Spain to ‘reinforce’ standards as private universities multiply

Economist questions whether private institutions’ focus on profitable social science subjects matches labour market demands

May 21, 2024
Chess tournament in Madrid to illustrate Spain to ‘reinforce’ standards as private universities multiply
Source: Miguel Pereira/Getty Images

Spain has been told to adopt a “strategic” approach to the creation of new universities as the government takes steps to address the “rapid” growth of institutions, particularly in the private sector.

A working group has been formed to examine the issue which, according to universities minister Diana Morant, will “reinforce the academic, economic, equipment and teaching level requirements to create a new university institution in our country”.

Speaking at the working group’s first meeting, its chair, universities secretary Juan Cruz Cigudosa, referenced “the rapid and high growth in the number of universities in our country”.

Of Spain’s 91 active universities, 50 are public while 41 are private, with three further private universities currently awaiting approval. Private institutions proliferated following the decentralisation of higher education in 1992, said Eva María de la Torre, associate professor in economics at the Autonomous University of Madrid, with a particular acceleration over the past few years.

“The numbers of [public and private] institutions are getting closer, but the number of students not so much,” Dr De La Torre told Times Higher Education. “Twenty years ago, 10 per cent of students were enrolled in private universities; now it’s around 20 per cent. It’s a huge increase, but they’re still only 20 per cent of the system.”

While some new universities have raised quality concerns, she continued, “from my point of view we have pretty good quality assessment agencies, and the same criteria apply to all public and private universities”. The government’s primary focus, she suggested, should be on the distribution of courses.

Most new private universities are for-profit institutions, Dr De La Torre said; as a result, they focus primarily on teaching “profitable subjects” with high demand. “They prioritise master's degrees, and teach degrees with low production costs, which are mainly in the social sciences: MBAs, management degrees, economic degrees, law degrees,” she said. “They might have some research activity because they look for some prestige, but it’s not profitable, so it’s not their main focus.”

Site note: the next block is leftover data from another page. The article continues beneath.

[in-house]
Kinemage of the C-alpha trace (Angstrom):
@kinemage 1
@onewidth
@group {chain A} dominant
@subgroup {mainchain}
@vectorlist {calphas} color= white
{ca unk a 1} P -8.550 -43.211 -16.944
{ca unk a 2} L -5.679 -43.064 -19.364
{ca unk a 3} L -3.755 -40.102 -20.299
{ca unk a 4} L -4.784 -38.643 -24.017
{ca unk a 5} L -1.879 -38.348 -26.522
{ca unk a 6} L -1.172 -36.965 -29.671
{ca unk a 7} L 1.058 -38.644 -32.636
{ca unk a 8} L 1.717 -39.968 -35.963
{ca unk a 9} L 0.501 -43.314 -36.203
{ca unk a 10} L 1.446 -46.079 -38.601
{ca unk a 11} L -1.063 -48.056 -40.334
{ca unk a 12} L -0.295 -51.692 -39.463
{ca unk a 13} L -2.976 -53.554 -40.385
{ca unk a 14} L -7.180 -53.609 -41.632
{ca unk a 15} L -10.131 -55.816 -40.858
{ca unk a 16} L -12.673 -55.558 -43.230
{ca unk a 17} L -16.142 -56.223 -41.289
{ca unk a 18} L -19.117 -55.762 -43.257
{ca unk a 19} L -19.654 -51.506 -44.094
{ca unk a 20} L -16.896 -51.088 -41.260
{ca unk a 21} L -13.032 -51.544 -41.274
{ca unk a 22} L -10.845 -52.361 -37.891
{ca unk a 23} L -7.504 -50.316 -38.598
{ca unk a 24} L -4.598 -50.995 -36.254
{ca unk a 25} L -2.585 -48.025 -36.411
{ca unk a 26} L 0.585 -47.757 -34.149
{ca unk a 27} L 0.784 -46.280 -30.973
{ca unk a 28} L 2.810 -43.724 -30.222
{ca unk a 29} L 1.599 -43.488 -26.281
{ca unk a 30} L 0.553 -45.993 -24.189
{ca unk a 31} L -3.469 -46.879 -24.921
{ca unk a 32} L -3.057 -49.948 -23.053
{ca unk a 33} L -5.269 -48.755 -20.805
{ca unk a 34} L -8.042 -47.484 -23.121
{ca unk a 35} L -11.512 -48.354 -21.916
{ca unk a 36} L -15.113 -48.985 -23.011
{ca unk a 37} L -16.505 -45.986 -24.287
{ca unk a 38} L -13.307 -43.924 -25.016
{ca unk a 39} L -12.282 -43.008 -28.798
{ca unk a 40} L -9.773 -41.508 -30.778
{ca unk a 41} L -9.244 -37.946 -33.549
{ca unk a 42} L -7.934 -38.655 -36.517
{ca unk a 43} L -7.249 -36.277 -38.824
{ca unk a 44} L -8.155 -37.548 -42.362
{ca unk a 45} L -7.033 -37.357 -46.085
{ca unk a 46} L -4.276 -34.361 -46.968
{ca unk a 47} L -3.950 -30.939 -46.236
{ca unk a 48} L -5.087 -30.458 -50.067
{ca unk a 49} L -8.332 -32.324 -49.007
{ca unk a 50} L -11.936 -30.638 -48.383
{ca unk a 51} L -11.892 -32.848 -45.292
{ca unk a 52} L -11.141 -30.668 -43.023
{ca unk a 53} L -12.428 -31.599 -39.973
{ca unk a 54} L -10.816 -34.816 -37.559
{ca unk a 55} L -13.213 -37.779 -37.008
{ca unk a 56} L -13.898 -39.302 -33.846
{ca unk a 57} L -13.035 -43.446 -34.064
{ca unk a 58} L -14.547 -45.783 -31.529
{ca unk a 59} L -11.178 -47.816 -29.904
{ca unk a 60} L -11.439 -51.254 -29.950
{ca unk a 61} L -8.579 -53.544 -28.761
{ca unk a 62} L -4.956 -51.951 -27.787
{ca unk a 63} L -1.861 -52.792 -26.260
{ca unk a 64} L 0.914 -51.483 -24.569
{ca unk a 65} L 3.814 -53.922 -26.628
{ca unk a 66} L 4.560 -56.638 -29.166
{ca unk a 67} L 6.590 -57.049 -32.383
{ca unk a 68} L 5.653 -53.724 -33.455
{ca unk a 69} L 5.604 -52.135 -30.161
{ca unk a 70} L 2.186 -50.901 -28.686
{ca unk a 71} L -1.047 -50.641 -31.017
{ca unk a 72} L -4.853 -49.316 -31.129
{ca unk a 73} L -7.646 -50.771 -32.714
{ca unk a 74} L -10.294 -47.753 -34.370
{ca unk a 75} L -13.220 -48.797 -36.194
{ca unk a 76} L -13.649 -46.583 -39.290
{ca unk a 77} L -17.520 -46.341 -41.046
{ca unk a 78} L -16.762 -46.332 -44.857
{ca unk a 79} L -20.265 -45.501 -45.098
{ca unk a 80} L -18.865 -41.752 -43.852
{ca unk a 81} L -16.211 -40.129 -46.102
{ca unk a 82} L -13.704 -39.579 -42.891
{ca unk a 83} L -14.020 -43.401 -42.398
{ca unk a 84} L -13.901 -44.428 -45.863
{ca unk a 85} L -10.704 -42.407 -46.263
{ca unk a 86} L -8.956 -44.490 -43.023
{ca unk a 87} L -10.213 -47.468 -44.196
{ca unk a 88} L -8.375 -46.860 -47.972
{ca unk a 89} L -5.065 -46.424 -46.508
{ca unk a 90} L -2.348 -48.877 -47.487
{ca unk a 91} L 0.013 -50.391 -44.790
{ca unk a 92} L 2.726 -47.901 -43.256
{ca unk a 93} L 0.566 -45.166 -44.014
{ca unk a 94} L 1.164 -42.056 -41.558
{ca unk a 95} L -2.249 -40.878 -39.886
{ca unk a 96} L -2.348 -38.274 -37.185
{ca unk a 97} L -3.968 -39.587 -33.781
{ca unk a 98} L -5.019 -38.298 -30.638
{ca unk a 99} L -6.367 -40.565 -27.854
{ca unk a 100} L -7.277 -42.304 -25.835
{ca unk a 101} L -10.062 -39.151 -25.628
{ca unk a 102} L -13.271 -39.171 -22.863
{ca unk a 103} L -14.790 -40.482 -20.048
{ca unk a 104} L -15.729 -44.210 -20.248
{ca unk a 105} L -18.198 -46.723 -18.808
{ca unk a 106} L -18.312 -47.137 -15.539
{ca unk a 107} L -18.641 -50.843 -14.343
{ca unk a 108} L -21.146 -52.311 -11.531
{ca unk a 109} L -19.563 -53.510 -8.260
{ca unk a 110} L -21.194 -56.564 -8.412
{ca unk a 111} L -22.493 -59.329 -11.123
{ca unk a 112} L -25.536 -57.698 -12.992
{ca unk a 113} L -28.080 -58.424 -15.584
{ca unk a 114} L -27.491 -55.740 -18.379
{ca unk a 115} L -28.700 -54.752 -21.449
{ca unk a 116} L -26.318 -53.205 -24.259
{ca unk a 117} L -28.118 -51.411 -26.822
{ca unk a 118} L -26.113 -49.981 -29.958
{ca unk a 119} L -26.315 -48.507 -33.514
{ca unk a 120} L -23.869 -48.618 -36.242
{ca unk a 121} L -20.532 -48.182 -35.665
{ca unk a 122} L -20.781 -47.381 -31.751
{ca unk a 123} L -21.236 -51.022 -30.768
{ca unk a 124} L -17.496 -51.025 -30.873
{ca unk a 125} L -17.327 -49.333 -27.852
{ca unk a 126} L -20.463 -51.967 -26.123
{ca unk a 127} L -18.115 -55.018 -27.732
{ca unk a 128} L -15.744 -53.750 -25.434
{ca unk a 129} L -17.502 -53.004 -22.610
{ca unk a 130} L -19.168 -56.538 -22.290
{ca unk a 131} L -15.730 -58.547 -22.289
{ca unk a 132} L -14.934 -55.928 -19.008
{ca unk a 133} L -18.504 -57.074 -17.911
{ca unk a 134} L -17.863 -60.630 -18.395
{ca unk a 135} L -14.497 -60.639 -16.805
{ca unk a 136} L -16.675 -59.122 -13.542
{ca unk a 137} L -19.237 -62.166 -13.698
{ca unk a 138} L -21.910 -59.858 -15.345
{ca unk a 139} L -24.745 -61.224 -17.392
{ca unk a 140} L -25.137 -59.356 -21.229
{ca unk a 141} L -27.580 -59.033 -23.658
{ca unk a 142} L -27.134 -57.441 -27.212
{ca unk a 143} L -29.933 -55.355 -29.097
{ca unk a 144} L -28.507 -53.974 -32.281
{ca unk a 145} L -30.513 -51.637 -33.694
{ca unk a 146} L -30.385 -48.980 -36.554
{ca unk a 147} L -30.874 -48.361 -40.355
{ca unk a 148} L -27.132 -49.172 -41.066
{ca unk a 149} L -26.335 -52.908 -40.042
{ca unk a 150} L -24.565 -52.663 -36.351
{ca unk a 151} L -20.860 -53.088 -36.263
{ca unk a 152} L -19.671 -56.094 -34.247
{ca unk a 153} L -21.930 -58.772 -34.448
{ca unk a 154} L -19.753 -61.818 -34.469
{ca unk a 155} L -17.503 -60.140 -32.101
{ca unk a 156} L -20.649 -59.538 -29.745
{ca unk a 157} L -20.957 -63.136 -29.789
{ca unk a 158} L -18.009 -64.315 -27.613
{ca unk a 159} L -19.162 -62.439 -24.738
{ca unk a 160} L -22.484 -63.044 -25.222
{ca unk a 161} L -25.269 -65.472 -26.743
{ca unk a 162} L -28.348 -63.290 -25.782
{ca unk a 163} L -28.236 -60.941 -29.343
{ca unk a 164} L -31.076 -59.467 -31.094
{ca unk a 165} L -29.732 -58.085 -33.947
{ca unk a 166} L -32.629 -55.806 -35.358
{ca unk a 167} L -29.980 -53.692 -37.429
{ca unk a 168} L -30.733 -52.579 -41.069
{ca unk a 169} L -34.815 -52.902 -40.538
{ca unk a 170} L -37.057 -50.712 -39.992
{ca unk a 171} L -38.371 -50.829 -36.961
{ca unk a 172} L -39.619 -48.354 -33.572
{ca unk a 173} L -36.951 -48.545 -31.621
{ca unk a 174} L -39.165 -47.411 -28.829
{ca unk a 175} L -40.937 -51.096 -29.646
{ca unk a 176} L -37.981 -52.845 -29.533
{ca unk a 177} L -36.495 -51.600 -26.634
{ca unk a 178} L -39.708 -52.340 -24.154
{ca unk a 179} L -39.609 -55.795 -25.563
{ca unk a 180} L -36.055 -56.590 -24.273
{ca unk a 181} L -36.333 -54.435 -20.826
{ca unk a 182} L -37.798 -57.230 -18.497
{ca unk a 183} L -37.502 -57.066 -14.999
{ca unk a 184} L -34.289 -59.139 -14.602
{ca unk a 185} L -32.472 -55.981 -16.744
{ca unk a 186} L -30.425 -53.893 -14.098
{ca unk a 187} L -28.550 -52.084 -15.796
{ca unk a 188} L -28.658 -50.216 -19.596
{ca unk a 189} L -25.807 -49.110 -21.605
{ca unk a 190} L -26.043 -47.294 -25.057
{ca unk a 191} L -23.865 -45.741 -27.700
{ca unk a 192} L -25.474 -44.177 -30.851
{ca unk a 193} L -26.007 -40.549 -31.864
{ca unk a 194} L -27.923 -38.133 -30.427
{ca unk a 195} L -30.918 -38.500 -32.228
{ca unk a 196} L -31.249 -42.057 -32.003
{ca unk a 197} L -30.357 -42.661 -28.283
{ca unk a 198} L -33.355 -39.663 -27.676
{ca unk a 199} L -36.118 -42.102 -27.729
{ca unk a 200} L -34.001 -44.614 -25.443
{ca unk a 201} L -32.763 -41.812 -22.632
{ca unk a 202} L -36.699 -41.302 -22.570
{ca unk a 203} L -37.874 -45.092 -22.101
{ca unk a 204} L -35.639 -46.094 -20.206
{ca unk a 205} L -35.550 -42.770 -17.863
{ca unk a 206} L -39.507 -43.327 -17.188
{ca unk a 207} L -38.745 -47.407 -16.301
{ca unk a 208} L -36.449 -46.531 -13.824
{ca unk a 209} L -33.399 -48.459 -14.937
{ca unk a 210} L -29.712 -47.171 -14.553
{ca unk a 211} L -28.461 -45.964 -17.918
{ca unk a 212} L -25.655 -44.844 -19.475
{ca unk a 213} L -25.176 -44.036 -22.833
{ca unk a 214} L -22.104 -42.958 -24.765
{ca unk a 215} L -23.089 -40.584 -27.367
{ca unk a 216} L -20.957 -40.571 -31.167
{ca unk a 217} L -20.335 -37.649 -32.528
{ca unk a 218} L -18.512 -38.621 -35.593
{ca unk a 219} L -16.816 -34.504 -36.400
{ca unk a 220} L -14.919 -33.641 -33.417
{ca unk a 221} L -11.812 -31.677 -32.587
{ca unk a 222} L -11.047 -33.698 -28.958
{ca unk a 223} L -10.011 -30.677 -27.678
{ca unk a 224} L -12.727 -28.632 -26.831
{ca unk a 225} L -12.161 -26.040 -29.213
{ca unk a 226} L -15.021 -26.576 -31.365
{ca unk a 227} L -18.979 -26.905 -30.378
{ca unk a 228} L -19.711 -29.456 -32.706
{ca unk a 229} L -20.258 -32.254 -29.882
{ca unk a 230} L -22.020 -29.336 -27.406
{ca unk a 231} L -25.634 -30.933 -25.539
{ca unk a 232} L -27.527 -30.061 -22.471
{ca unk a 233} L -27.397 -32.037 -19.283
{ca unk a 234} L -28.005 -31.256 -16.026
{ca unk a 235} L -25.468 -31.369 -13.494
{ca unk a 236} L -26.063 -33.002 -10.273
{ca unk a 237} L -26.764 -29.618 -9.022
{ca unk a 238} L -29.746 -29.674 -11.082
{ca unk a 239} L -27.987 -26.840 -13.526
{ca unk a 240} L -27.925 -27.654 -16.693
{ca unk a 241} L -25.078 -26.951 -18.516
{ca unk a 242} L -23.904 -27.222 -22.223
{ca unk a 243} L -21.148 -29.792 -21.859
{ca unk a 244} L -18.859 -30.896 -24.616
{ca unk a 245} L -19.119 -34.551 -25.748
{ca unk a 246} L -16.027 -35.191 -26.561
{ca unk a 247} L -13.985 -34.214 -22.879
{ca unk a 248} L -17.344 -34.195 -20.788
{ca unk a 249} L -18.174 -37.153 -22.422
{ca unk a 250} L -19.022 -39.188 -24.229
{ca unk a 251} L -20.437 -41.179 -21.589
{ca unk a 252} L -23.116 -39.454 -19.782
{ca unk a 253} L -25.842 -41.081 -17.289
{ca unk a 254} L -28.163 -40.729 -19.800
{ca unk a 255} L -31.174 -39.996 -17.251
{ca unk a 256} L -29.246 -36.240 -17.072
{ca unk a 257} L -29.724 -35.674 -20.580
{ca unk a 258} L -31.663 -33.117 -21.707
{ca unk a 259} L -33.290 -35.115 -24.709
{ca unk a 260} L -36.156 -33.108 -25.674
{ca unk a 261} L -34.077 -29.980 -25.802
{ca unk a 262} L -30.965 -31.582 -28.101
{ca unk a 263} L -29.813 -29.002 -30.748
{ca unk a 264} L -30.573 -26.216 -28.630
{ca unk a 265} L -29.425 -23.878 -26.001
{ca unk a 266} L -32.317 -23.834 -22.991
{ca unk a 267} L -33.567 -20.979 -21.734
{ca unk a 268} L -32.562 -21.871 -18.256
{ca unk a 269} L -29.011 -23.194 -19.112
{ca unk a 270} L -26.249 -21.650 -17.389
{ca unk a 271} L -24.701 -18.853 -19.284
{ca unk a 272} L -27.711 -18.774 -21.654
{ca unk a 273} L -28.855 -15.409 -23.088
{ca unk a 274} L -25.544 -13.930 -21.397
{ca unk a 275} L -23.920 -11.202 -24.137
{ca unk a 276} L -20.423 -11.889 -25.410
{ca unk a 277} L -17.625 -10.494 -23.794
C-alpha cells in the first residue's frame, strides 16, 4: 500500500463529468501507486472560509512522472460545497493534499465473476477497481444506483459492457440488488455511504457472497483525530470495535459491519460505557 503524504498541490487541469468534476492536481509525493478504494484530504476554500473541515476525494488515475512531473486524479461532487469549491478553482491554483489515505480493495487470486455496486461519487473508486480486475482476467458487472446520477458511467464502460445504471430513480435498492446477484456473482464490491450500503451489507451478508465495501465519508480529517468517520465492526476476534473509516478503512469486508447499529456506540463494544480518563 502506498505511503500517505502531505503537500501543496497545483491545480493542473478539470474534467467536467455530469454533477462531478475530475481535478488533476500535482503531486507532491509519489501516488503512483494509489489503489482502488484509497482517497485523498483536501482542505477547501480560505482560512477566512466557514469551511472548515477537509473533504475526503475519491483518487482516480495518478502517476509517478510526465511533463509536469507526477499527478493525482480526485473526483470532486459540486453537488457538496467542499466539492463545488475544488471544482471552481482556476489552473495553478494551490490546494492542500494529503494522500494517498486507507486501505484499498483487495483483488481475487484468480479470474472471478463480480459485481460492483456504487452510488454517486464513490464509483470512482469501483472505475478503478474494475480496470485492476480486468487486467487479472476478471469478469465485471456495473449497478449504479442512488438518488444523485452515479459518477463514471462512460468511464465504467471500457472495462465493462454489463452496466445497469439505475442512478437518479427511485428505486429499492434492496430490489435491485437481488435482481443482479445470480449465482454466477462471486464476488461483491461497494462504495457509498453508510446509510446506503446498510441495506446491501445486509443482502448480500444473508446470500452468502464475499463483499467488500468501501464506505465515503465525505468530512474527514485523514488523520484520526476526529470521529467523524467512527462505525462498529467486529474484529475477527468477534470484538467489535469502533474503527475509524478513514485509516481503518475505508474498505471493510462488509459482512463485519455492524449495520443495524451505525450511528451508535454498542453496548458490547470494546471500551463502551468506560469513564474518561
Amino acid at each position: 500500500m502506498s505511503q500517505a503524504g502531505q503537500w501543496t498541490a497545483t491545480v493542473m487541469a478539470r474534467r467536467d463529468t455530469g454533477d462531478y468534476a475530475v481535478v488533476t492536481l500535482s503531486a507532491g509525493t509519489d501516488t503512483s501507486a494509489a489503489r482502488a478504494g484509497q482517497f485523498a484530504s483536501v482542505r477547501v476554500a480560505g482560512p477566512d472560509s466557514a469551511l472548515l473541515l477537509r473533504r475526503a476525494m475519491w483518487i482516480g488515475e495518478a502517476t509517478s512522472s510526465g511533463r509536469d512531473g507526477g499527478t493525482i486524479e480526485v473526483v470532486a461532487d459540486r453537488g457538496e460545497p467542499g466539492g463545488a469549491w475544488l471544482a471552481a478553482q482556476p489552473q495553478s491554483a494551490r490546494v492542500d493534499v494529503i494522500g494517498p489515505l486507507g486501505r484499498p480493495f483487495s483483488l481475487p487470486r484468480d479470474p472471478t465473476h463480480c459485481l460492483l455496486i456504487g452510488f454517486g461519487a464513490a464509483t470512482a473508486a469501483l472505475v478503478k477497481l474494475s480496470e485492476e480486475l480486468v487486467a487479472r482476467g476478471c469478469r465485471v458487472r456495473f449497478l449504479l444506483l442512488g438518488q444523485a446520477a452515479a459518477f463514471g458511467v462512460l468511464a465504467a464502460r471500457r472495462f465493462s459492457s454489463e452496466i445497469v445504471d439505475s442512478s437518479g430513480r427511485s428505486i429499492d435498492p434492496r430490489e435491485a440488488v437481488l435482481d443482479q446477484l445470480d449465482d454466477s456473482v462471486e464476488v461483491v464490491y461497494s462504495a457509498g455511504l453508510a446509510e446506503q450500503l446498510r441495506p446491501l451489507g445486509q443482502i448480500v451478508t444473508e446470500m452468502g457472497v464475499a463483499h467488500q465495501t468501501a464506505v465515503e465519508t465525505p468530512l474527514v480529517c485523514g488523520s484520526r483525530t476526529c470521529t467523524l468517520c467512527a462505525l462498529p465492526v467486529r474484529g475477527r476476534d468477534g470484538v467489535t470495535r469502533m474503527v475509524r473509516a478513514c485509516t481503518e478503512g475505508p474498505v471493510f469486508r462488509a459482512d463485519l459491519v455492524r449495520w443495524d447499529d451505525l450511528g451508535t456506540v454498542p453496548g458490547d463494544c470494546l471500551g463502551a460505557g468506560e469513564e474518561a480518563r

“In teaching, we already have an oversupply,” Dr De La Torre said. “What type of workers do we want to have? Do we want everybody to have an MBA? The match between what the universities do and what the labour market needs is a very strategic point in the economic development of the country. We need the central government to take a stand.”

The rapid expansion of private universities could also raise access issues, the economist noted. “Prices are higher in the private sector,” she said. While at present “the most prestigious research-intensive universities usually belong to the public sector”, the unchecked growth of private institutions could risk excluding students from poorer backgrounds.

Streamlining administrative processes at public universities – the focus of a second government-backed working group – could help them compete with “more flexible” private institutions, Dr De La Torre said – although funding limitations restrict their ability to react to demand. “For public universities, it’s difficult to be flexible enough to respond to demand and take advantage of new market niches,” she said. “We have been underfunded for years, and this makes us less able to adapt, because we don’t have the resources to explore.”

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